Taxpayers are paying more than ever to jail citizens for one depressingly simple reason

American taxpayers are paying more than ever to support their local jails because citizens are getting arrested at a higher rate than ever before, according to new research by the nonprofit Vera Institute of Justice.

In a new report titled The Price of Jails: Measuring the Taxpayer Cost of Local Incarceration, Vera explains that jails now hold some 730,000 people in custody on any given day, more than triple their population in 1983. In 2011, the U.S. Department of Justice estimated that local communities spent $US22.2 billion annually on jails.

(It is important to note that by jails Vera is referring to short-term confinement facilities run by county governments or elected sheriffs, which are used to hold people who have not yet been convicted of a crime while their case works its way through the criminal justice system. Prisons, on the other hand, refer to facilites to which a person is sent after they have been convicted and sentenced.)

Vera also notes that new legislation aimed at reducing the size of prison populations has expanded the number of criminal offenses that don’t require incarceration, resulting in more people serving shorter sentences in jail at a greater burden to local taxpayers.

“The fiscal costs of jail are high and, as this report details, actually higher than most realise,” writes Vera Institute President and Director Nicholas Turner in the report. “The jail is one of a community’s largest investments and its funding is drawn from the same sources that support public hospitals, schools, social services, roads, and many other essential functions of local government,”

Vera compiled expenditure information from 35 different jails of various sizes across 18 different states representing roughly 9 per cent of the national jail population to determine how much taxpayers are spending to jail citizens.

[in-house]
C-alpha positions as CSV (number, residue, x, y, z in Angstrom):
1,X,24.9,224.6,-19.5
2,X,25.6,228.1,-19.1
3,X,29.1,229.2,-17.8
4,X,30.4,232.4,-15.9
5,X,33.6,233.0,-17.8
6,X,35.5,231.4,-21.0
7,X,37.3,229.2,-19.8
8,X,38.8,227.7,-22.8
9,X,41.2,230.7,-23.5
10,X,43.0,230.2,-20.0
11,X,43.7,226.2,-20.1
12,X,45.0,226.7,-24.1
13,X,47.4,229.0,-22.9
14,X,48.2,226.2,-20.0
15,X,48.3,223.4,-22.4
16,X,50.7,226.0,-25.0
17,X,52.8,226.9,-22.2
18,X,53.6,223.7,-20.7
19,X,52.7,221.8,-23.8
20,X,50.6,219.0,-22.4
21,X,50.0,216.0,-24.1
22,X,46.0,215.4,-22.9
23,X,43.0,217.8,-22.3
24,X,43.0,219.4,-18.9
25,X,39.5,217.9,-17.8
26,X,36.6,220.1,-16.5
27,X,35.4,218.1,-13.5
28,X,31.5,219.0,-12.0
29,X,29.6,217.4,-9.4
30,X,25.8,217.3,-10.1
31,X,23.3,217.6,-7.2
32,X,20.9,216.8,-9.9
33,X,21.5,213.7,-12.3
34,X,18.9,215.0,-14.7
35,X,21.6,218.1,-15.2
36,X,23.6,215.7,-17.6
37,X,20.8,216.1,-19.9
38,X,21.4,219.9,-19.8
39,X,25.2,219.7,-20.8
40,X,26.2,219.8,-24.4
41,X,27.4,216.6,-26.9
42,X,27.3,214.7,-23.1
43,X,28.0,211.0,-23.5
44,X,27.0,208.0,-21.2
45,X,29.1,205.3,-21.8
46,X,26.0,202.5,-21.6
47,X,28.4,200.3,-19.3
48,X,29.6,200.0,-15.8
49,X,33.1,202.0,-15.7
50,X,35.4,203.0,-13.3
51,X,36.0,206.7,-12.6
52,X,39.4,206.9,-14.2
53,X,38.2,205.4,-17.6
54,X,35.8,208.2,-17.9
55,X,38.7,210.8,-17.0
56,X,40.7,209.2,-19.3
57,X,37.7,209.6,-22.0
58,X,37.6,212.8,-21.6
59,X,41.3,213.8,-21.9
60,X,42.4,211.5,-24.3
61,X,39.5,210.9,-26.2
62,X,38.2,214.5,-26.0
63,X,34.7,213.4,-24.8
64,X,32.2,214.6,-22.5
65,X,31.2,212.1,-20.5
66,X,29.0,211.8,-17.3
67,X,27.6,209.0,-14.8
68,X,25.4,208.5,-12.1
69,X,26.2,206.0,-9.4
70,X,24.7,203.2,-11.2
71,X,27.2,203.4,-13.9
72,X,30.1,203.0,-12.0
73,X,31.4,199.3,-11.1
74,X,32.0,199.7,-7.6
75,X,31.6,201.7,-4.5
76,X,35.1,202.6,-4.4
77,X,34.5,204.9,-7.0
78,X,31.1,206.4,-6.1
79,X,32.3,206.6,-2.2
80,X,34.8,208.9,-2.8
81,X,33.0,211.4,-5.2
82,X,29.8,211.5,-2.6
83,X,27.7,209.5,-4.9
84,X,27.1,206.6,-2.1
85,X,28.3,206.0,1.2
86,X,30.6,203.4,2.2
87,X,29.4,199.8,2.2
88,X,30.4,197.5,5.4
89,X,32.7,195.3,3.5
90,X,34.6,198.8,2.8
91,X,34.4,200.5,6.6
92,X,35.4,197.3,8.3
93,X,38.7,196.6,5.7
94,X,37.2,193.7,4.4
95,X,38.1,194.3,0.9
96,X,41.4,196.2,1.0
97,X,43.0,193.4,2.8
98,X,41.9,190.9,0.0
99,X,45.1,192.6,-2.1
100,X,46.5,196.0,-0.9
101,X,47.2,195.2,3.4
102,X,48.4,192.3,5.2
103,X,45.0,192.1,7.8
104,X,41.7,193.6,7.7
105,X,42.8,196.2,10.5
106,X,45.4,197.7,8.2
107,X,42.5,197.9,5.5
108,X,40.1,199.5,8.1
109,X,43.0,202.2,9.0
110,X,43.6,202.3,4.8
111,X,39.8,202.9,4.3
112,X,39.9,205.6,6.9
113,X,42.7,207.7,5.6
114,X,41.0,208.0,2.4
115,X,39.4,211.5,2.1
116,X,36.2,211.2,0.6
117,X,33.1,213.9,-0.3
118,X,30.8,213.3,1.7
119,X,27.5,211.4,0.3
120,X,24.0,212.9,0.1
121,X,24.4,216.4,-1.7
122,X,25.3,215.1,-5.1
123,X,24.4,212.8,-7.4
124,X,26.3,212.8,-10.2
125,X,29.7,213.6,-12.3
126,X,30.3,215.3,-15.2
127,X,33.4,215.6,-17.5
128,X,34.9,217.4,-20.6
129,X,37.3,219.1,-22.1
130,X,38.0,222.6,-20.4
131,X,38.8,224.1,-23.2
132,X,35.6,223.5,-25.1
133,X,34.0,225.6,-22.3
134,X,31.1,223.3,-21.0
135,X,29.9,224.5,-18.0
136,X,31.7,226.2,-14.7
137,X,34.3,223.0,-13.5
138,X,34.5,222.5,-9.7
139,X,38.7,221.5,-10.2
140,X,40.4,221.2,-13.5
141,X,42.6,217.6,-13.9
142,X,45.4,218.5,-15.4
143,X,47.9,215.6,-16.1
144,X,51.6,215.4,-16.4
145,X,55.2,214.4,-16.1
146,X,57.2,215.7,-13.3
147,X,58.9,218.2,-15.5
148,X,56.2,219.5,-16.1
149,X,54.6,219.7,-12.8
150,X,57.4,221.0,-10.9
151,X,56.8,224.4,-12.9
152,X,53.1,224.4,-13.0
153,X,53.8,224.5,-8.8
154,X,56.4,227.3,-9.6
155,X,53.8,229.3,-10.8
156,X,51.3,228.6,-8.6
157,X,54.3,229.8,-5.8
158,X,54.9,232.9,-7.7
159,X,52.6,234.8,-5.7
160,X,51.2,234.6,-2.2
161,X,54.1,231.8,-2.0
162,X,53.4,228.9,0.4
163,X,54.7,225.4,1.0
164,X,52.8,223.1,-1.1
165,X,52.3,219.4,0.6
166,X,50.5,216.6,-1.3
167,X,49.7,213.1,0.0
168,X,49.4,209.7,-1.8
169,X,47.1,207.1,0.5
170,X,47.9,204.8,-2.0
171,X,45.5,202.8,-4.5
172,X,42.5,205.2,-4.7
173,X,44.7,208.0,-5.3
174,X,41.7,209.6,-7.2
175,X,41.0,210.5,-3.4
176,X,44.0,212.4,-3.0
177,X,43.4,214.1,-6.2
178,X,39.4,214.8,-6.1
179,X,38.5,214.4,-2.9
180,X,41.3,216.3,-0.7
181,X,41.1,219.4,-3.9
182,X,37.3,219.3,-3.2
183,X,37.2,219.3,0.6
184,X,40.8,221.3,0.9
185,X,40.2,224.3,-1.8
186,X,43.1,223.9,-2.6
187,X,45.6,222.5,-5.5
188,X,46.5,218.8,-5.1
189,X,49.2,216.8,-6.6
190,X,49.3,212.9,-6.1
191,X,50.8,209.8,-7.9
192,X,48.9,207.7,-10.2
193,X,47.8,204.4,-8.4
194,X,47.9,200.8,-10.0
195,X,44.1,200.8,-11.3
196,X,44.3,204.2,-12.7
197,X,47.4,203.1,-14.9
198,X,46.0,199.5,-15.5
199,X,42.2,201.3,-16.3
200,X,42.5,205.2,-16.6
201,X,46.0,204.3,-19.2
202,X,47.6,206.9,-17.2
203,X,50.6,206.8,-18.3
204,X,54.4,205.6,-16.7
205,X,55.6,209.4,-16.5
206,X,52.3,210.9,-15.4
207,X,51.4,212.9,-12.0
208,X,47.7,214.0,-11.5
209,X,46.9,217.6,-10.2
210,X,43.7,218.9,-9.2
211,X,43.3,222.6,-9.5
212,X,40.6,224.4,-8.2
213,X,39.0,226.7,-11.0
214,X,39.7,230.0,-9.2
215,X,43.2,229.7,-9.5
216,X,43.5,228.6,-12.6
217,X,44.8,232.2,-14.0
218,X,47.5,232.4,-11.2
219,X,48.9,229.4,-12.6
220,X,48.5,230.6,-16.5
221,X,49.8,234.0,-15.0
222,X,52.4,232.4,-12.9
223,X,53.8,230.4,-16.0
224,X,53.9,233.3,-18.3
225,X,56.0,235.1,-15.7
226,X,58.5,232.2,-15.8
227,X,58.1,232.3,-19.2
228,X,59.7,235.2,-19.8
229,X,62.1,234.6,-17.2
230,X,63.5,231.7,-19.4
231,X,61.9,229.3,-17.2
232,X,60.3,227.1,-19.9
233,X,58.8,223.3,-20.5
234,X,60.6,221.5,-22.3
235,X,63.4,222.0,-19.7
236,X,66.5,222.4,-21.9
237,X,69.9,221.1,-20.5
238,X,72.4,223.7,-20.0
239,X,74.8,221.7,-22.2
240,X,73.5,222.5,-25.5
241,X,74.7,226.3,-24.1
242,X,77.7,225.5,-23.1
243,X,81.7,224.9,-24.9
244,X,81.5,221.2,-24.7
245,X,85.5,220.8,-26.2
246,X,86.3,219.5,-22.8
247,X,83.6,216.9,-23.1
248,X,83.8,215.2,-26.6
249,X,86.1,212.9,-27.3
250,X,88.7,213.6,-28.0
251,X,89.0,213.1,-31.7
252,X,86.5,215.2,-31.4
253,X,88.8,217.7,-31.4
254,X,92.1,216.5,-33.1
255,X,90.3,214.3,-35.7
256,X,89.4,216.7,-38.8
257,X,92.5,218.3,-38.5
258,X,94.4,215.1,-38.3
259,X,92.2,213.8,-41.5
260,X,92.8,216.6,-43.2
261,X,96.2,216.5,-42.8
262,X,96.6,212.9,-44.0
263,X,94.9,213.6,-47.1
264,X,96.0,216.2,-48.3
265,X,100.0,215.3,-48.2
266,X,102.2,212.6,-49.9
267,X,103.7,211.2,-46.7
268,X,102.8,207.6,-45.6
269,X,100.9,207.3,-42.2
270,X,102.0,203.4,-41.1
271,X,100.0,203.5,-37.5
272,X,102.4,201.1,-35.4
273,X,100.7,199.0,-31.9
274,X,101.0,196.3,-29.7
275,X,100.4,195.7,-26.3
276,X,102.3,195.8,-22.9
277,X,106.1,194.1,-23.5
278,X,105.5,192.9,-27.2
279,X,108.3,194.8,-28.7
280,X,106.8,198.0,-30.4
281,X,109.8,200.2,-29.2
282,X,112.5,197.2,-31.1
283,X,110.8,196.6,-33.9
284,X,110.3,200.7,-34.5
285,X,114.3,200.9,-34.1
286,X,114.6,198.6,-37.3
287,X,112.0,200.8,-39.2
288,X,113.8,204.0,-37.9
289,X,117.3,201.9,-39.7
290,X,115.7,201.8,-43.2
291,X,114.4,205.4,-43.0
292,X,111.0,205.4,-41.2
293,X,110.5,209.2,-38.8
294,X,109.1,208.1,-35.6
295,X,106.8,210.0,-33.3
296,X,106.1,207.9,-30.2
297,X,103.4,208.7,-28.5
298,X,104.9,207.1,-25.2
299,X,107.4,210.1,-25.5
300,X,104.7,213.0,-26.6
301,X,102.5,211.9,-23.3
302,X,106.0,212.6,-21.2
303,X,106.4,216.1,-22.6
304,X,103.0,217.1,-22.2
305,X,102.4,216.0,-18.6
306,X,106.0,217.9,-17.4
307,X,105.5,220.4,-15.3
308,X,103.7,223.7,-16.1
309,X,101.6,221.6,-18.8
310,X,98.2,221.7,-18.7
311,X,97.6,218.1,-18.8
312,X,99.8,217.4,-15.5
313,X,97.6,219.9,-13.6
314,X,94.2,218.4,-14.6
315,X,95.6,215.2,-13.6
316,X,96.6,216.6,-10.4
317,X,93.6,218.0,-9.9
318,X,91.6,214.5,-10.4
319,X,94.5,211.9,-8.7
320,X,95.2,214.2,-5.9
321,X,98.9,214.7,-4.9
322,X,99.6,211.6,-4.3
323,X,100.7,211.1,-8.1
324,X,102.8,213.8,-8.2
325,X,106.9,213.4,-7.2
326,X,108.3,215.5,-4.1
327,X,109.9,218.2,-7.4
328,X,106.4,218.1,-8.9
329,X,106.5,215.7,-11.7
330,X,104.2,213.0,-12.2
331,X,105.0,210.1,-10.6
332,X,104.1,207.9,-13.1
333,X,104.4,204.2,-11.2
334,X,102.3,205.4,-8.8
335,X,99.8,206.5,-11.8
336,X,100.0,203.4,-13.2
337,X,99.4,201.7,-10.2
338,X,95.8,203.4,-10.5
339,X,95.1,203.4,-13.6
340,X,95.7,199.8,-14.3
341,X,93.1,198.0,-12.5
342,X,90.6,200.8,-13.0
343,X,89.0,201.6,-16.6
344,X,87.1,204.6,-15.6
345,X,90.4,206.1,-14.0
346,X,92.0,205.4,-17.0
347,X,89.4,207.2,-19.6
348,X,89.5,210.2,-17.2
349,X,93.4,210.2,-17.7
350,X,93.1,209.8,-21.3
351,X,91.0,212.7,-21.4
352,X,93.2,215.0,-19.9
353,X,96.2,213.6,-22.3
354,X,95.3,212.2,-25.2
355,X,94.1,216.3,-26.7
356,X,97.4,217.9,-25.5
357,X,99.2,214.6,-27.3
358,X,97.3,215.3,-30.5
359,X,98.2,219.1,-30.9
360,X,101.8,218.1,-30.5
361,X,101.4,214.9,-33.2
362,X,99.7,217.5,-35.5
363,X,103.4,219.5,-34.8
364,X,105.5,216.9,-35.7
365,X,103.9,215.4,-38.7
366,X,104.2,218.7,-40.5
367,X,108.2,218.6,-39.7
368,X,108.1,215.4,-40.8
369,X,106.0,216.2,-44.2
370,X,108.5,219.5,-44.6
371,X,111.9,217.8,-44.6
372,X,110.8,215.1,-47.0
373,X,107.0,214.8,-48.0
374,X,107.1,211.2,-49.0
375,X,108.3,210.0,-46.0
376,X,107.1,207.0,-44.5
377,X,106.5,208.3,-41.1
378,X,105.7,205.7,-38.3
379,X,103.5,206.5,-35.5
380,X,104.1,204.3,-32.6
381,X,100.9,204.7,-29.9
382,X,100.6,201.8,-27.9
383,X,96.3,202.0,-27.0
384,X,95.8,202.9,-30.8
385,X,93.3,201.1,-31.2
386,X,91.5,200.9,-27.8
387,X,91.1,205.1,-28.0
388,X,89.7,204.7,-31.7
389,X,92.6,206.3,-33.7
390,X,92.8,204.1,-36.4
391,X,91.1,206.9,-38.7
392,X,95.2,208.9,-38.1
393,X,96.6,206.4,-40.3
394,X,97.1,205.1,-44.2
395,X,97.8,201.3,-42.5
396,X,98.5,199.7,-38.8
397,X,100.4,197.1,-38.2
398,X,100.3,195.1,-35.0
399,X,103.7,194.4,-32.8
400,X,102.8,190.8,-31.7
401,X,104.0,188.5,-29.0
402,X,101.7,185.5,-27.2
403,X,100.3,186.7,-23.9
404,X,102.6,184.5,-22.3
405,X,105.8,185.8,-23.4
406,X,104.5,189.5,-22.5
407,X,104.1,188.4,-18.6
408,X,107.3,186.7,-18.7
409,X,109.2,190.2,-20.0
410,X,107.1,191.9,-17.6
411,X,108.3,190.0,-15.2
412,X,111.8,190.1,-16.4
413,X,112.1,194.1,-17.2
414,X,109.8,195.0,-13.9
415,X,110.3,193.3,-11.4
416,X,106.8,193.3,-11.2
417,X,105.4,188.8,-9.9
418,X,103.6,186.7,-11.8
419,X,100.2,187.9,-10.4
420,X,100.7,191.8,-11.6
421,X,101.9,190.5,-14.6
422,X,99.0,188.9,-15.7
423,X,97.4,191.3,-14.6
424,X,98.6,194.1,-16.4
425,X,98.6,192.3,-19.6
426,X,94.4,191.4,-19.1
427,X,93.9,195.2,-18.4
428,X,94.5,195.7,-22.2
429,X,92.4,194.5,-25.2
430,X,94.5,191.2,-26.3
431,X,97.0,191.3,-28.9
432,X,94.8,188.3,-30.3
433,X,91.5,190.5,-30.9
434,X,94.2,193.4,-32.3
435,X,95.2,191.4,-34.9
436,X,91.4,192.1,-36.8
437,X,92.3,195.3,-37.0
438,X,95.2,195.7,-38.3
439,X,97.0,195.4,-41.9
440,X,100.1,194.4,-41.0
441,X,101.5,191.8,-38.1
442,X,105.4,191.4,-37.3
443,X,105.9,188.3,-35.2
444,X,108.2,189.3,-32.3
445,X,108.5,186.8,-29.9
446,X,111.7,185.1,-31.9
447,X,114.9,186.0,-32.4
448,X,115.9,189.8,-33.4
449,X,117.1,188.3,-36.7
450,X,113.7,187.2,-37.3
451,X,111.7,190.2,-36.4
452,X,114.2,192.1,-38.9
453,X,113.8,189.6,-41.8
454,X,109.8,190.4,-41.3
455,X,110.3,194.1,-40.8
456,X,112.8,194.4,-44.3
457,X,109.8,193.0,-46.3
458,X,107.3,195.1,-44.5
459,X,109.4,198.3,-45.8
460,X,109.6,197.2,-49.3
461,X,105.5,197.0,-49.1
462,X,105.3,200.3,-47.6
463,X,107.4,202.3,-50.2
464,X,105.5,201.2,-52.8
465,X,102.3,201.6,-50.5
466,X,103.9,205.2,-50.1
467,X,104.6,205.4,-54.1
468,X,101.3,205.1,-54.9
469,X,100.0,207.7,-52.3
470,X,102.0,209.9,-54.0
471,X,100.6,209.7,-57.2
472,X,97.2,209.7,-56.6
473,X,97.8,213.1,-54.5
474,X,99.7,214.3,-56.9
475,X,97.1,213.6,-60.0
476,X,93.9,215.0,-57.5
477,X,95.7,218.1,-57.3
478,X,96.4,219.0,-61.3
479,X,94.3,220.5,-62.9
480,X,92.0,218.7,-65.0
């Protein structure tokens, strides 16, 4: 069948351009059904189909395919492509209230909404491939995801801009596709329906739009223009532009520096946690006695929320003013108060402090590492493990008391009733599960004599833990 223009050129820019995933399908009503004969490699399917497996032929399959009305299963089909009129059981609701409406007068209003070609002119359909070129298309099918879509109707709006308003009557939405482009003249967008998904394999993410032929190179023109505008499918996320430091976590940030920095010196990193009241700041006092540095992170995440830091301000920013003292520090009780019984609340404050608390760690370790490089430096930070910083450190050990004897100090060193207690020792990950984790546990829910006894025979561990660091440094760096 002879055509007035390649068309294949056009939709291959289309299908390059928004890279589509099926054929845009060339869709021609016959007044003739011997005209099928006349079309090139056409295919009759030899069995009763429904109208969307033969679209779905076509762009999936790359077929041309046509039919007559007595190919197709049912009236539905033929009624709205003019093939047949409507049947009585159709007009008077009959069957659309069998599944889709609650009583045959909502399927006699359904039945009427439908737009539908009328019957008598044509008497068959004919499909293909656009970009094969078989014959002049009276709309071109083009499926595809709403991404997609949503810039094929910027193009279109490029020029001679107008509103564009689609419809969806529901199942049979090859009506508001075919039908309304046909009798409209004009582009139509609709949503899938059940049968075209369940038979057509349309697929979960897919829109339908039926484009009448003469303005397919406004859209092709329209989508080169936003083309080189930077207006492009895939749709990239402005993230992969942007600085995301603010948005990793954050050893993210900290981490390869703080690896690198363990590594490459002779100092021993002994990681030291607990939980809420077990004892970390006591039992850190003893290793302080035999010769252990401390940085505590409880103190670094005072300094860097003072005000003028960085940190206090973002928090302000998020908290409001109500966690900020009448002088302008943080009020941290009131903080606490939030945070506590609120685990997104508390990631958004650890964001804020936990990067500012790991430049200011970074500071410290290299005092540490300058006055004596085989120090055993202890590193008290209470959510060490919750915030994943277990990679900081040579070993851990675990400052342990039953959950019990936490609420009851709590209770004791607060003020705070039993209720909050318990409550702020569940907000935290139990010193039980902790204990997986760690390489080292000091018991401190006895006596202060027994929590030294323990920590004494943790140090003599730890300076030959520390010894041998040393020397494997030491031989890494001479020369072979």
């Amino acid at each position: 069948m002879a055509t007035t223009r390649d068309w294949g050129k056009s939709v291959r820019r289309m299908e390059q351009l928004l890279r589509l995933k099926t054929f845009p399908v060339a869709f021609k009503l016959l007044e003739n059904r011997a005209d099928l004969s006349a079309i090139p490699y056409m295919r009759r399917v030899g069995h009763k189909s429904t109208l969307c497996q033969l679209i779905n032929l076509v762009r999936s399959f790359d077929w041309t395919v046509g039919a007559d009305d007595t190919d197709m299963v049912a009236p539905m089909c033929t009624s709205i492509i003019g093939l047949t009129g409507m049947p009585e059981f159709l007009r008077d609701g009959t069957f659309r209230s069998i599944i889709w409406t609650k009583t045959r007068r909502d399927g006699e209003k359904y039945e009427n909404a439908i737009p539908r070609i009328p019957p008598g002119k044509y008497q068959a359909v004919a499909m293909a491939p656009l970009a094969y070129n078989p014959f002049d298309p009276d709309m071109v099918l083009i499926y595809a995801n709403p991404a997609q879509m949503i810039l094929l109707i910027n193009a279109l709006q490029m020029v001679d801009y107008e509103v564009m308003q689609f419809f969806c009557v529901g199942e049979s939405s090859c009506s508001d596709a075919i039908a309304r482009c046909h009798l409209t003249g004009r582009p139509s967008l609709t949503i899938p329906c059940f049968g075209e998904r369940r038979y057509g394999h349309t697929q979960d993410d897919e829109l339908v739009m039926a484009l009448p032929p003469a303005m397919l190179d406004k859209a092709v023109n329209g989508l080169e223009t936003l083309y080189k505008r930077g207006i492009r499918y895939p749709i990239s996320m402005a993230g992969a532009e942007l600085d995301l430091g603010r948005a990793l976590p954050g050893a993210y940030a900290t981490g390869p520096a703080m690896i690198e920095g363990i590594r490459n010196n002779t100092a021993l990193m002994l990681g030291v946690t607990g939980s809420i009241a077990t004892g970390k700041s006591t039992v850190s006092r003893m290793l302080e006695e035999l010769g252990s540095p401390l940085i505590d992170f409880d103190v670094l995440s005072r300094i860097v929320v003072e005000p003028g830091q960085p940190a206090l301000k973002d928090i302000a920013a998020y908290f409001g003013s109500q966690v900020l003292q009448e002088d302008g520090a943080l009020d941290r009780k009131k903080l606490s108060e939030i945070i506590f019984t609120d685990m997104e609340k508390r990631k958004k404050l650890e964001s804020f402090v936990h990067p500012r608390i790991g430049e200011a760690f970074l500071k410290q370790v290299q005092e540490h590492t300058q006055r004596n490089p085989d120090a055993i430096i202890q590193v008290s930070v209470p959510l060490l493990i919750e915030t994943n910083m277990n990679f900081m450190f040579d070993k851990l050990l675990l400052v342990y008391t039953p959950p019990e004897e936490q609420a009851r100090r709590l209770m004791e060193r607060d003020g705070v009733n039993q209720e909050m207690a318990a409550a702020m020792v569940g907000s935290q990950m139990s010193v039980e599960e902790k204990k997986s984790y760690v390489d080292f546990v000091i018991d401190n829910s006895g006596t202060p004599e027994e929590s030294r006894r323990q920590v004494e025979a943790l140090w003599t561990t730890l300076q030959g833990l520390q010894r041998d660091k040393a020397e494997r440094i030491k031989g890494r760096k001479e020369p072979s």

The jails surveyed reported that their expenses fit into three categories: employee costs (salaries, fringe benefits, and pension contributions), capital costs (building and facility maintenance), and all other costs, including contracts, supplies, and utilities.

What Vera found is that the largest cost for jails by a wide margin was employee-related. Vera calculated that jails spend 74% of their budget on employee costs. Historically, jails have tried to maintain a ratio of one guard for every three inmates, and that ratio has remained largely unchanged since 1983. However, in 1983 there were 223,551 inmates in jail whereas now there are some 730,000, vastly increasing the cost.

To illustrate how inmate population affects taxpayer cost, Vera compared two counties of comparable size. Johnson County in Kansas has 574,272 residents and Bernalillo County in New Mexico has 675,551 residents. Every inmate admitted to Johnson County jail costs taxpayers $US191.95, whereas Bernalillo County residents pay $US85.63 for every inmate in jail. This is because Johnson County jail employees are paid a significantly larger amount of money than their counterparts in Bernalillo County and enjoy a ratio of nearly one guard for every one inmate.

However, because there are just 693 inmates in Johnson County jail, each resident only has to pay $US82 dollars annually for jail, compared to $US113 per resident for jail in Bernalillo County, where there are 2,496 inmates.

Vera concludes that “the only way localities can safely reduce the costs incurred by jail incarceration is to limit the number of people who enter and stay in jails.” However, they also acknowledge that this is “no small task.”

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